$1.1 Million Grant

The following is an article published in San Jose State University’s very own Spartan Daily.

$1.1 Million Grant helps a SJSU and Pakistan university globalize
by Jacque Orvis
September 11, 2012

The Silicon Valley Center for Global Studies was awarded a $1.1 million U.S. State Department grant by the U.S. Embassy in Islamabad, Pakistan, to enhance the distant learning program at Pakistan’s Allama Iqbal Open University last week.

“We’re bringing the world to San Jose,” said Peter Young, director for the center.

Paul Law, the center’s social media coordinator, calls the latest grant “an international mission in distant education” and said the center is important to SJSU’s and the Silicon Valley’s role in globalization.

Located in San Jose State University’s College of International and Extended Studies office in downtown San Jose, the center specializes in globalization education projects such as bringing Pakistani professors to San Jose for teaching seminars, according to Young.

The center also hosts international grant-writing workshops and has a blog with links to internationally-focused Requests for Proposals, a type of casting-call for organizations to apply for available grants, according to Young.

“San Jose State has a long history of being a very diverse university that’s able to successfully integrate a whole bunch of cultures,” Young said. “It’s the go-to university for international engagements.”

According to Young, SJSU’s diverse nature gave it a winning edge for two similar million-dollar grants awarded in the last two years.

In February, SJSU was awarded $1.1 million by the U.S. Embassy in Kabul, Afghanistan, to fund a three-year contract with the local Balkh University to expand its distant learning program.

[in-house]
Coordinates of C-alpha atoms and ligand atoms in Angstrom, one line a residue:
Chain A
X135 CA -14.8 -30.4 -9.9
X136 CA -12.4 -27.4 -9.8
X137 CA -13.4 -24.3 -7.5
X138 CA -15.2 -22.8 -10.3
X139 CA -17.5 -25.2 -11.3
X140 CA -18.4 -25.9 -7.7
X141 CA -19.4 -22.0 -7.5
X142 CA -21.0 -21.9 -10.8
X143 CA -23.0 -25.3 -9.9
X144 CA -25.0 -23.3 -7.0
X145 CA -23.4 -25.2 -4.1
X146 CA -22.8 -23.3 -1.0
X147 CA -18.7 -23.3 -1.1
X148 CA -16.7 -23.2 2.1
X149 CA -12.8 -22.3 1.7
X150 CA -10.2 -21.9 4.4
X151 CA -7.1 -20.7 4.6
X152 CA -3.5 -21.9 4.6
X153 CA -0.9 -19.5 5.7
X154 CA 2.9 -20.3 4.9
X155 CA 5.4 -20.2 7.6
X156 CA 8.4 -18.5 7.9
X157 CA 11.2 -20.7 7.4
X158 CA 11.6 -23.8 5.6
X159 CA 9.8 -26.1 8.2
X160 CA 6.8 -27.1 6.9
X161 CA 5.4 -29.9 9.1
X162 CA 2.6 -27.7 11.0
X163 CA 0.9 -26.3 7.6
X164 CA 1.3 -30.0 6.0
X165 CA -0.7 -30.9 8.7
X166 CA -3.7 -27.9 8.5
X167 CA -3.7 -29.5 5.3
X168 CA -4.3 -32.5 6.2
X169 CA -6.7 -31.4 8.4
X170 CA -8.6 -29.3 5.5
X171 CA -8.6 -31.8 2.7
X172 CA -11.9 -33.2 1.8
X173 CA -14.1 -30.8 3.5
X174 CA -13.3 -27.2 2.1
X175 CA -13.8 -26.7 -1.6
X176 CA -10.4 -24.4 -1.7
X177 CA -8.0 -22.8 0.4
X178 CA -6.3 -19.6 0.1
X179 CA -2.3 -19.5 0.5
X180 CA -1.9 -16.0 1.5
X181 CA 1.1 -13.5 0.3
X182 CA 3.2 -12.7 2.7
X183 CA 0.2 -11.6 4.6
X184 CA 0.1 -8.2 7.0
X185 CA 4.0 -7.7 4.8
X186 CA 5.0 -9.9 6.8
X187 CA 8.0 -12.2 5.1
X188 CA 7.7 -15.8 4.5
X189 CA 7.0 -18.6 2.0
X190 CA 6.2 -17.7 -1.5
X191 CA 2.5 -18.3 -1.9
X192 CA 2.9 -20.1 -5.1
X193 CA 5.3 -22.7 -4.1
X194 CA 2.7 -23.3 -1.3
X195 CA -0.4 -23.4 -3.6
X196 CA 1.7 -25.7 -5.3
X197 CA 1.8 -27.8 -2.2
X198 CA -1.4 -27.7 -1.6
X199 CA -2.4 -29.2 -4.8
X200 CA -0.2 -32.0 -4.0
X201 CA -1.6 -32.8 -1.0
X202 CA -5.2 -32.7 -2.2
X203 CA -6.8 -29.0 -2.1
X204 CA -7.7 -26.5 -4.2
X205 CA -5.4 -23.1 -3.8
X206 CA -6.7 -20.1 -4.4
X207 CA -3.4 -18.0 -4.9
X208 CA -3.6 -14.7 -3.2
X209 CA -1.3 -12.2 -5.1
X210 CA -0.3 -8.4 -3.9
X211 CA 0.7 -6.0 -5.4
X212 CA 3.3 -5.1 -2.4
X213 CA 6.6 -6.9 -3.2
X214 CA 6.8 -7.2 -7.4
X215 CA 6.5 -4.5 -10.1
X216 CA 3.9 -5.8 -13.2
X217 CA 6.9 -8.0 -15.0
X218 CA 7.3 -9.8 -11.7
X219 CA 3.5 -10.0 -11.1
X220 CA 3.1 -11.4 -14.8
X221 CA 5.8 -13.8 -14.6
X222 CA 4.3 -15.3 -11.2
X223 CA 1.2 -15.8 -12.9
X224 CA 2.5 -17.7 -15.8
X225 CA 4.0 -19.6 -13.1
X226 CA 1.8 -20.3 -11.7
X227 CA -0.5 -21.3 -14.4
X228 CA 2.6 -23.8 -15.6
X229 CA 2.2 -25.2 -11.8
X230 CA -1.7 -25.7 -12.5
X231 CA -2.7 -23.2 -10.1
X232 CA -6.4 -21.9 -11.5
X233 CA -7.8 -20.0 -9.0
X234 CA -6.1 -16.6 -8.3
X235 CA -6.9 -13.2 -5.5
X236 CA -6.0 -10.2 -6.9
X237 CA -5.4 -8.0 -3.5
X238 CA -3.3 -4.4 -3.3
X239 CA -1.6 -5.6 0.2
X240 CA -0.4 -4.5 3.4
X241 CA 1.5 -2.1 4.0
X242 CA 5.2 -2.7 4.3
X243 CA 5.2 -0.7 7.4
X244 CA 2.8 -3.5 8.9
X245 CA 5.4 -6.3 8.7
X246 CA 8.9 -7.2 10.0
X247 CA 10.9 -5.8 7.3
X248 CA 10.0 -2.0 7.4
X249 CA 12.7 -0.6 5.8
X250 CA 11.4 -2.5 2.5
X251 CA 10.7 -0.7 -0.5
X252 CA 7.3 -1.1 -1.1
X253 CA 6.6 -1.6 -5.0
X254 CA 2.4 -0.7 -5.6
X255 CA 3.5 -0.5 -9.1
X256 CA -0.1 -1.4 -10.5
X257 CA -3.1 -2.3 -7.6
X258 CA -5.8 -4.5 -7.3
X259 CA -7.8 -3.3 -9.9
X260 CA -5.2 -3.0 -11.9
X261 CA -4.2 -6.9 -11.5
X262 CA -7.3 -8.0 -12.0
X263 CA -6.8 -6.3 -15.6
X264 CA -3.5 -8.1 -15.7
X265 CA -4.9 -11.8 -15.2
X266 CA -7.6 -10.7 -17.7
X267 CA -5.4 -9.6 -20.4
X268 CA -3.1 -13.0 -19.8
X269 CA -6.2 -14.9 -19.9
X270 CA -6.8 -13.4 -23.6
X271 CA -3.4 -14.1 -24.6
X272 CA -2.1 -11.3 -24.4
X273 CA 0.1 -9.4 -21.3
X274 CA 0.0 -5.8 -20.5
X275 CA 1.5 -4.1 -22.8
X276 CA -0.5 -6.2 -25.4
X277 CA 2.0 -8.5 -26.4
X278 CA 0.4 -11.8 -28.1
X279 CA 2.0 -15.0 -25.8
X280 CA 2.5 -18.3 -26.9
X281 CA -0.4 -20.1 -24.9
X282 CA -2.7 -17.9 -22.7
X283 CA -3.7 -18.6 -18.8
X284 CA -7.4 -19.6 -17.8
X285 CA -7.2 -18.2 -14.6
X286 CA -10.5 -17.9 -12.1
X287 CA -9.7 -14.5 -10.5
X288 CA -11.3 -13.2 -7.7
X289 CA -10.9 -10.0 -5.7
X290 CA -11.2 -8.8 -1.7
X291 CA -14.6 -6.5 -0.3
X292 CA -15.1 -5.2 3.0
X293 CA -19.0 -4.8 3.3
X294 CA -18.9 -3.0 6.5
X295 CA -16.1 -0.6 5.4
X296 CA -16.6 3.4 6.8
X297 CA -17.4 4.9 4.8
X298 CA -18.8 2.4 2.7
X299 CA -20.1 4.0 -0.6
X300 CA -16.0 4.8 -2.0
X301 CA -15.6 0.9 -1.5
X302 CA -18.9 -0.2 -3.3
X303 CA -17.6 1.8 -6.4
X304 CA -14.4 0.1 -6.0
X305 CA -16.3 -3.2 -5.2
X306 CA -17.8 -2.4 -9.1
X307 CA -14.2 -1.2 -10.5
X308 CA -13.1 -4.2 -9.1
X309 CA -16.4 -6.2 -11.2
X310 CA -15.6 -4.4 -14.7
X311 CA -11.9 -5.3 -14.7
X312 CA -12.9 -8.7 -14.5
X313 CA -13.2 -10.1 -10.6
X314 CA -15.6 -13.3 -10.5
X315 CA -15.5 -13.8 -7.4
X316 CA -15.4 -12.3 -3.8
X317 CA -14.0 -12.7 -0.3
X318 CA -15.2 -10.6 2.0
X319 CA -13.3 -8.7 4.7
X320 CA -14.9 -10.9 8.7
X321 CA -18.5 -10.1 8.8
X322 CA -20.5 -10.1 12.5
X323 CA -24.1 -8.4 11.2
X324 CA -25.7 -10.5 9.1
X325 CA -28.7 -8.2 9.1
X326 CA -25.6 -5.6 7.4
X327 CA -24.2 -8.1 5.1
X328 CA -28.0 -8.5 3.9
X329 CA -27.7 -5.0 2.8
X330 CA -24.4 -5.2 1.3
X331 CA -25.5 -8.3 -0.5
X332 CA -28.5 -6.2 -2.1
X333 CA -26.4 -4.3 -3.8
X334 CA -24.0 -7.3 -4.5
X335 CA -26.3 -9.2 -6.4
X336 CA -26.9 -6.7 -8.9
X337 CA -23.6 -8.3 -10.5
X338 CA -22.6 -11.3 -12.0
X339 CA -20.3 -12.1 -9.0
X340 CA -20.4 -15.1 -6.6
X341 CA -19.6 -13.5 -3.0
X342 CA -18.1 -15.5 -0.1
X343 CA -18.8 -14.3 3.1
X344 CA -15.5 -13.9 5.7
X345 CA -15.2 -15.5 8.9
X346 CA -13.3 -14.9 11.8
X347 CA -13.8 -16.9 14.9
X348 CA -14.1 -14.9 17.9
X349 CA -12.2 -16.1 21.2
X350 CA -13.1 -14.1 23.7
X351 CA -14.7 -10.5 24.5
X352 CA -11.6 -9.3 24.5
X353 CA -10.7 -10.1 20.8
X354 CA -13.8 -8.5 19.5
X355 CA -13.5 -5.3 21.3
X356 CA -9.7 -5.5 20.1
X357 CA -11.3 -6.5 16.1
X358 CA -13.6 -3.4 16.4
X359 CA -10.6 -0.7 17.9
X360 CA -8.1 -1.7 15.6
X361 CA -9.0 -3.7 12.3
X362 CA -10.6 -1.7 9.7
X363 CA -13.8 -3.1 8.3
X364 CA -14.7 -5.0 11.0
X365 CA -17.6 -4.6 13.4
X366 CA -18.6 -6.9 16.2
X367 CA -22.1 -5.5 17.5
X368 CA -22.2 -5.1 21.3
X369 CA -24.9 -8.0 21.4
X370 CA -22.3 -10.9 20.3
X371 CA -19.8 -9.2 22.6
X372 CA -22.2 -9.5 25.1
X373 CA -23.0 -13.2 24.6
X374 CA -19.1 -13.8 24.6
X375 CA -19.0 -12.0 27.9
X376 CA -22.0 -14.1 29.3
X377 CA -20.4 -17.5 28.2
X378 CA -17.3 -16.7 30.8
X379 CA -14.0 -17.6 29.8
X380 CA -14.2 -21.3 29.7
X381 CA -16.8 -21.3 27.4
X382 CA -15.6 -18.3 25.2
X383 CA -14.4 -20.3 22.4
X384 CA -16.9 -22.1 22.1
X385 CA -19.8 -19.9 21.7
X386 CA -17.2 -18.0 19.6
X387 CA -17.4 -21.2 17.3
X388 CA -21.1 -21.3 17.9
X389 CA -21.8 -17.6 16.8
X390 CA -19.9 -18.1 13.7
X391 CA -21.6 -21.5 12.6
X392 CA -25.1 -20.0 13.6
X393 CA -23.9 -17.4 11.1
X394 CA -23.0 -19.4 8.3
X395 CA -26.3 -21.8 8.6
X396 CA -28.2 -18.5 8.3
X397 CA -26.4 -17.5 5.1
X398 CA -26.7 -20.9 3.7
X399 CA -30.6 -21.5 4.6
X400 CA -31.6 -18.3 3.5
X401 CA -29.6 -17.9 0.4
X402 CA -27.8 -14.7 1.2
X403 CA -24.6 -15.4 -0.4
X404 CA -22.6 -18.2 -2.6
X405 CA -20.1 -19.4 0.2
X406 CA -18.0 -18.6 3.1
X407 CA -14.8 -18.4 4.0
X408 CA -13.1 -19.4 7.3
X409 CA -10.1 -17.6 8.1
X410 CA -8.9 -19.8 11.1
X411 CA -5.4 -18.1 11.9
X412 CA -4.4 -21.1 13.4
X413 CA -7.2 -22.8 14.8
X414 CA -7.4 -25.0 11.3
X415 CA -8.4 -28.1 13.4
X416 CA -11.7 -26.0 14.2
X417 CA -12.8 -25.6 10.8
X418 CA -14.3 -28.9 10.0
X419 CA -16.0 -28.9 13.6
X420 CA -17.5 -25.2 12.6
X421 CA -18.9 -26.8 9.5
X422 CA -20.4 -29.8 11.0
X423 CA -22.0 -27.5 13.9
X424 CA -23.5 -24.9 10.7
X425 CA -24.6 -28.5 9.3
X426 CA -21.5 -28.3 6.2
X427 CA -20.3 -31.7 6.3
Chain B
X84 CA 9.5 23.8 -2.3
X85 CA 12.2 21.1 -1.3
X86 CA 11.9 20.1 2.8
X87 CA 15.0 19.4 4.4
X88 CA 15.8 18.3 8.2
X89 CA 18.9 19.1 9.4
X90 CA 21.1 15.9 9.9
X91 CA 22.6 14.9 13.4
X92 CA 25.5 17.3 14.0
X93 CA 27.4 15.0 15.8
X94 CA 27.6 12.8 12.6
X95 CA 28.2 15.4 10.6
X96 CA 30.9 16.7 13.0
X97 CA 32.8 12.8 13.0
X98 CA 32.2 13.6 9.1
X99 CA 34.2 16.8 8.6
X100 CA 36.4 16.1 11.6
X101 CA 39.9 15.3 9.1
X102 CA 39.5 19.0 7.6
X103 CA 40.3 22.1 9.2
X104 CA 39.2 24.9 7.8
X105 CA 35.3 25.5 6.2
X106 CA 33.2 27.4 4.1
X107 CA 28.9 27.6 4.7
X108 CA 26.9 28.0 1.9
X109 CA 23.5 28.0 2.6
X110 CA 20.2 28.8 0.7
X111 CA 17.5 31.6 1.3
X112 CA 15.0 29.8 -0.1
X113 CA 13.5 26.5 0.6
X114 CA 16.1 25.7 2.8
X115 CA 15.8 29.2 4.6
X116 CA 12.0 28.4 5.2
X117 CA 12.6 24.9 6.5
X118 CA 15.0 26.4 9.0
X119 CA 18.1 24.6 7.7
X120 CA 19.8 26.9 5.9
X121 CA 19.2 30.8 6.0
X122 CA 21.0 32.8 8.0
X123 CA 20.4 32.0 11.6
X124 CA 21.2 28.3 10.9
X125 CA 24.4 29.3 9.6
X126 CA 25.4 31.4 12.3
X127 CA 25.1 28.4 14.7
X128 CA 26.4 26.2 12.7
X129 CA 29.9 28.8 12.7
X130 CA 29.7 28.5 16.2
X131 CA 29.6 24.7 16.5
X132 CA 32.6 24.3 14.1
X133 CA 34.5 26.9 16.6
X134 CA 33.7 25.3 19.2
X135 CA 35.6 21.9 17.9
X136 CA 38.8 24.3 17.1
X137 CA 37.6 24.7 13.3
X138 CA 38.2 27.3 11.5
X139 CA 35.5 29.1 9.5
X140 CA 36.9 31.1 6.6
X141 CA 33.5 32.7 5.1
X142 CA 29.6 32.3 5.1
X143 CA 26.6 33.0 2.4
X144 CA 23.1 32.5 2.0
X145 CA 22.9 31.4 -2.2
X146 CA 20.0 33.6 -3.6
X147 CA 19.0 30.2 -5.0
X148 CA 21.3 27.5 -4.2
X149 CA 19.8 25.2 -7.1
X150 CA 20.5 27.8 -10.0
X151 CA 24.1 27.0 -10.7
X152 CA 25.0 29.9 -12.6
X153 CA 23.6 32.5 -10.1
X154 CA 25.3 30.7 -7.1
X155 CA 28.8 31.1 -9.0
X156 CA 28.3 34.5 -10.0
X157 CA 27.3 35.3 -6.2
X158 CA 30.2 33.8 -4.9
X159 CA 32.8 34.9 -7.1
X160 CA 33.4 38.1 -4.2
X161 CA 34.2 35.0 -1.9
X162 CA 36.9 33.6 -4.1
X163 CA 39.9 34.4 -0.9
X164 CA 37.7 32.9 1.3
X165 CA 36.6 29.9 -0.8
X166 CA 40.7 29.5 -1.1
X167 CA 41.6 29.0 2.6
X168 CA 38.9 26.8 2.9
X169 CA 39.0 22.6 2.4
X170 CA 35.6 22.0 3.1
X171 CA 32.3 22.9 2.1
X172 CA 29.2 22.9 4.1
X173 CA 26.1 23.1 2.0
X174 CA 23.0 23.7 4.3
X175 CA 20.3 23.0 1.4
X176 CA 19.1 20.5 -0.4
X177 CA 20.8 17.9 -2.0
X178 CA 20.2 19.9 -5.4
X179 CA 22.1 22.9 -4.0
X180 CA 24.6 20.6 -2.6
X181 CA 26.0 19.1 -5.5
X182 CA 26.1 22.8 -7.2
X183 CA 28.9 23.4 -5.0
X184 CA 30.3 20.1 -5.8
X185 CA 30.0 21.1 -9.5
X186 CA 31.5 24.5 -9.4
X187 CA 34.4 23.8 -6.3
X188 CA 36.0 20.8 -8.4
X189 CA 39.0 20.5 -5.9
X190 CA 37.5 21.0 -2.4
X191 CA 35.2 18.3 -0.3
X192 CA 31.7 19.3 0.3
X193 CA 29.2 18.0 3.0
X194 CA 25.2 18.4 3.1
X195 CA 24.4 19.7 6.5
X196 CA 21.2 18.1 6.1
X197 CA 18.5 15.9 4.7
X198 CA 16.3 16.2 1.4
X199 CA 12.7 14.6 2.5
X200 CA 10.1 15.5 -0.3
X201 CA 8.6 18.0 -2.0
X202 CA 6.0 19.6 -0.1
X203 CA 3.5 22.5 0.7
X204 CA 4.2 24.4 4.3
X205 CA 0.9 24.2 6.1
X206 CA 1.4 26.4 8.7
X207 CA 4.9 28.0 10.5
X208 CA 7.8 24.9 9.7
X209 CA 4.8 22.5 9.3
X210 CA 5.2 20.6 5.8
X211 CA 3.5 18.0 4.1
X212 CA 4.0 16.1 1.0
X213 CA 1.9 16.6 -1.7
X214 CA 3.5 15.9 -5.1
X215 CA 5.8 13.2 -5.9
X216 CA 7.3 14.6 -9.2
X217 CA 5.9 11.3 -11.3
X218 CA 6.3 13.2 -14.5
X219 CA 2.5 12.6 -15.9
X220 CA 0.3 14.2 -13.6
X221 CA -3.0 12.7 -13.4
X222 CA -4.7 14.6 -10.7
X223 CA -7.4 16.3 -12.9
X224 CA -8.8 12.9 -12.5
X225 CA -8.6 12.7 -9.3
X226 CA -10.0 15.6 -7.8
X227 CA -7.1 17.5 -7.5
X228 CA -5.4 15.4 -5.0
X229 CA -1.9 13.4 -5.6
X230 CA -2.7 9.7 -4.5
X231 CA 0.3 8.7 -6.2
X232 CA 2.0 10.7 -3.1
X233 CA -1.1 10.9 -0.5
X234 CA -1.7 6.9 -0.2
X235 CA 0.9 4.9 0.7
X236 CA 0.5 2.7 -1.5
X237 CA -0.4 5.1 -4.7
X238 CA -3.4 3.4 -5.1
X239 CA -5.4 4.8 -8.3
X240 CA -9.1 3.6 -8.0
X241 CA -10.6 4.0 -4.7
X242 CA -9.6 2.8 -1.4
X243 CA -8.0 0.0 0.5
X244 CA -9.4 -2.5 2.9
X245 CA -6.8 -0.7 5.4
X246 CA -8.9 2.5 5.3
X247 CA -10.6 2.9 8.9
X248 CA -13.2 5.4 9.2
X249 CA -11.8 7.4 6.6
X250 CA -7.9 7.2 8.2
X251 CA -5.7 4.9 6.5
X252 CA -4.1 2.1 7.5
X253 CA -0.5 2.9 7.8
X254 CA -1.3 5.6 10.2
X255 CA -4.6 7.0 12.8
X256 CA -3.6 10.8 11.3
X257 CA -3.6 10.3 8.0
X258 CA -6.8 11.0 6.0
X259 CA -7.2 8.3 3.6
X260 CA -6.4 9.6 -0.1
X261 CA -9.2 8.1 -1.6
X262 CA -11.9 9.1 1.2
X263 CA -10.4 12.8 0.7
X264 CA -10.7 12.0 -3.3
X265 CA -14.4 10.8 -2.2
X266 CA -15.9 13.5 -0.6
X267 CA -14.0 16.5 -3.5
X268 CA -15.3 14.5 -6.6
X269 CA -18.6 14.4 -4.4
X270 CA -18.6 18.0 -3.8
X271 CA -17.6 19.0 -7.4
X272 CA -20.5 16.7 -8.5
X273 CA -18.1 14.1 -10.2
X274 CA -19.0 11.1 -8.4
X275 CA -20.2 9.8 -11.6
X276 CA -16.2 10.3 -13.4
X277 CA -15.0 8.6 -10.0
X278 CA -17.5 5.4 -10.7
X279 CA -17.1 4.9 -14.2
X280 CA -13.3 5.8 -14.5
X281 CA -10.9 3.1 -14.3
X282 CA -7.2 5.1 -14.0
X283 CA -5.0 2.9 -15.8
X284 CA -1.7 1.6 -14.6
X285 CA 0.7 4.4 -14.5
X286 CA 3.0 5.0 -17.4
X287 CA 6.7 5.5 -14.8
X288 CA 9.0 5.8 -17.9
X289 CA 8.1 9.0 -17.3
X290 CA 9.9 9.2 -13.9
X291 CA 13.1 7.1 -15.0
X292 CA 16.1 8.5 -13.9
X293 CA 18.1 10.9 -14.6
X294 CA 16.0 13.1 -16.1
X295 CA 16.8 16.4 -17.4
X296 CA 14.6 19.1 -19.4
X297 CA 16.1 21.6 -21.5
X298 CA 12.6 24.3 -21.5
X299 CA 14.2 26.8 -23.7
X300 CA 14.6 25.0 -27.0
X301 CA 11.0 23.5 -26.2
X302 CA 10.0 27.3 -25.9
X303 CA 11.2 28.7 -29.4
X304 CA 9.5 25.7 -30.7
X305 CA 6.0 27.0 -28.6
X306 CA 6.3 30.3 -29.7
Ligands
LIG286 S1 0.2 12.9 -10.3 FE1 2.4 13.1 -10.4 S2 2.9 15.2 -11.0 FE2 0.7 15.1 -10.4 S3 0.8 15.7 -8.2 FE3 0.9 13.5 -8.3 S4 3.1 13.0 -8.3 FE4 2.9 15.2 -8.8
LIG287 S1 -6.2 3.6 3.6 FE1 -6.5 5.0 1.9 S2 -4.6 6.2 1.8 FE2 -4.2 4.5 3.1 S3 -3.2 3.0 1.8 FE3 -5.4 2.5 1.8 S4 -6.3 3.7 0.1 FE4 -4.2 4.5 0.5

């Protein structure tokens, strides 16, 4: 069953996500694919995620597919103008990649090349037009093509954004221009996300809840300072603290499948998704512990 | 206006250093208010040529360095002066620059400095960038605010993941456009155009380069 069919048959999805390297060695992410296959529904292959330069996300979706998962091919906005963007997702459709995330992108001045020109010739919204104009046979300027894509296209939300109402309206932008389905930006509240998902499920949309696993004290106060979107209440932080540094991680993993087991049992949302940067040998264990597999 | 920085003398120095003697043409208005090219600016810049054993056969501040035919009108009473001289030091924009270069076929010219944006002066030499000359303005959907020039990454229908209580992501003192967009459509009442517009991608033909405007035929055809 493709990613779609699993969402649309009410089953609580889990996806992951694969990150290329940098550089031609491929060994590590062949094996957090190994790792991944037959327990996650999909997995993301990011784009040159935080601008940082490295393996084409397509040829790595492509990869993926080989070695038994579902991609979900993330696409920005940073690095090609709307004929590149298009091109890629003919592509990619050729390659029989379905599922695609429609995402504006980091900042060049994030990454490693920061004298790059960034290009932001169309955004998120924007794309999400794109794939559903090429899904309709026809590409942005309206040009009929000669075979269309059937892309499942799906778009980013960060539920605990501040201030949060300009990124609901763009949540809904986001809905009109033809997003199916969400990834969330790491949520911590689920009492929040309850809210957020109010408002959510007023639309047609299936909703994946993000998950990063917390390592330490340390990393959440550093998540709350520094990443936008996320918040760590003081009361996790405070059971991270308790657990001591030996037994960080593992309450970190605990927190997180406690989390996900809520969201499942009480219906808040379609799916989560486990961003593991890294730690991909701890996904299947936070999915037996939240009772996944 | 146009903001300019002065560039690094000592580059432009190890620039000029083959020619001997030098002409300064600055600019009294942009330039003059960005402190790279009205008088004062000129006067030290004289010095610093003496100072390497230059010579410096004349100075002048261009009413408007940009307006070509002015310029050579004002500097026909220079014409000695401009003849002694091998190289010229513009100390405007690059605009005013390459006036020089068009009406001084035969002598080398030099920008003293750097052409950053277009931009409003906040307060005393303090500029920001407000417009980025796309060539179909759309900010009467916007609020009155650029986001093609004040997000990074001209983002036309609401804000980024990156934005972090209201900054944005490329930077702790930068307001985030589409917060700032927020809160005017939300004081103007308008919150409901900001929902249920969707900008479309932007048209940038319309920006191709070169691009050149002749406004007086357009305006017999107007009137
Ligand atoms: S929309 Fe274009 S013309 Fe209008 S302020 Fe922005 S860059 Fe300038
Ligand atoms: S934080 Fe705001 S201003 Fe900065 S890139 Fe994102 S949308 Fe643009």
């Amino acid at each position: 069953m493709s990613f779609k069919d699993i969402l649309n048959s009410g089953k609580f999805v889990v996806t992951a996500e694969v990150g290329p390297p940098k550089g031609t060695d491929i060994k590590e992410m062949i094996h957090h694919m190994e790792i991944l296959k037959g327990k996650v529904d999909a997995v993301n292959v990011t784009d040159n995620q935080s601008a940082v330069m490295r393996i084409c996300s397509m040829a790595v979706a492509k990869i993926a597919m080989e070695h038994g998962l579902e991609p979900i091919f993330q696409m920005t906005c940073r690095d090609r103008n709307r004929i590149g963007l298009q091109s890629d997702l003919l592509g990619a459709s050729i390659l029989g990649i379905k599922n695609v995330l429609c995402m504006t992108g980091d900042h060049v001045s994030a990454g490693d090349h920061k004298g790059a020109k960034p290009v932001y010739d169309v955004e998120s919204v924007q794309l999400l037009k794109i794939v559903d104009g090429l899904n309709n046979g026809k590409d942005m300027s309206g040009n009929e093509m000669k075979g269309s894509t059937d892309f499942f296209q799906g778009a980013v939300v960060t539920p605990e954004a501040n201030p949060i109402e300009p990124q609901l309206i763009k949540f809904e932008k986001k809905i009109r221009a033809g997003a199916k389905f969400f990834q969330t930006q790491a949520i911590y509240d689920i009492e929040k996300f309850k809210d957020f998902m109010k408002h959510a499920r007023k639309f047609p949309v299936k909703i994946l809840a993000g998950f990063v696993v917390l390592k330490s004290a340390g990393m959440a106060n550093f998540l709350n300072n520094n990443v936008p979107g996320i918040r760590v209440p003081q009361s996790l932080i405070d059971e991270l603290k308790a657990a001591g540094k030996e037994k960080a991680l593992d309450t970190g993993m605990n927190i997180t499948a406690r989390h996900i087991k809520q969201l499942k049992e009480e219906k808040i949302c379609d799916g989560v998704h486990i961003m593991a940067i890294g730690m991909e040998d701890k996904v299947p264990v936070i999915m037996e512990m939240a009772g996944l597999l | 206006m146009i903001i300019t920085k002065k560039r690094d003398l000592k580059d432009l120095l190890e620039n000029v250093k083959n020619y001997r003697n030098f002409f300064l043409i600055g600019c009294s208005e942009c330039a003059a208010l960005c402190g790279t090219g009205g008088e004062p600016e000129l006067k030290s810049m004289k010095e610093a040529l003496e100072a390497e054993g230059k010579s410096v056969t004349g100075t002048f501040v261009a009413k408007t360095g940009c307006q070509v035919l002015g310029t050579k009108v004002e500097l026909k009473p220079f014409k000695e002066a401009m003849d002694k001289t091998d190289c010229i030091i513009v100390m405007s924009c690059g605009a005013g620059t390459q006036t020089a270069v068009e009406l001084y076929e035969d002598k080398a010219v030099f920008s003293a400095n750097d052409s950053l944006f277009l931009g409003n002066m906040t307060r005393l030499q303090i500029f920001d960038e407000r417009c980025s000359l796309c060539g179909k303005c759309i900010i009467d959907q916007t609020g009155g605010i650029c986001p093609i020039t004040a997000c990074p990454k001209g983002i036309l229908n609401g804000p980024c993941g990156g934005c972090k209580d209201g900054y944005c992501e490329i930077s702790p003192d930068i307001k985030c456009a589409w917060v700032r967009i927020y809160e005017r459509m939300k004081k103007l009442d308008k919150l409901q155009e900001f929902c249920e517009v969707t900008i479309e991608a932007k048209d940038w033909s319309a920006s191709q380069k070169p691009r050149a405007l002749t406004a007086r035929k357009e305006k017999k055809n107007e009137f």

“San Jose State administration has been a very good example of effective management in grant proposals,” Young said.

He said he revisited the award pitches that he wrote for two of SJSU’s million-dollar grants to prepare for the one for the center.

“(The U.S. State Department) has lots of money,” Young said, later pointing out the different grant opportunities listed on the center’s website.

“A lot of what goes into a successful grant is a gut feeling of what the people on the other side want to see,” he said.

According Paul Law, the center “beat out” Ball State University, Arizona State University and the University of Massachusetts for the latest grant.

“It’s an international arena, and we’re right up there,” Young said.

In addition to his grant-proposal writing, Young said he integrates his new media curriculum into the center’s operation to get more publicity, aiming for a “new era of approach for globalization.”

For example, the center has an active online presence with 100 US Embassy followers on Twitter, which averages to around 50 views per day on its blog, according to Young.

“It’s the way I can communicate with different people with essentially the same message going out,” he said. “We’re enhancing what we’re already doing at San Jose State.”

“New media technologies make it so much easier (for) professors and students to make worldwide connections, and really make a global studies program work,” said SJSU new media professor Cynthia Fernald.

Furthermore, Young said he plans to apply for another million-dollar grant in November, using techniques in new media to put San Jose on the international map.

“San Jose State has a wealth of faculty with international experience that’s worth tapping. We need to make sure Spartans are well-received and recognized globally.”

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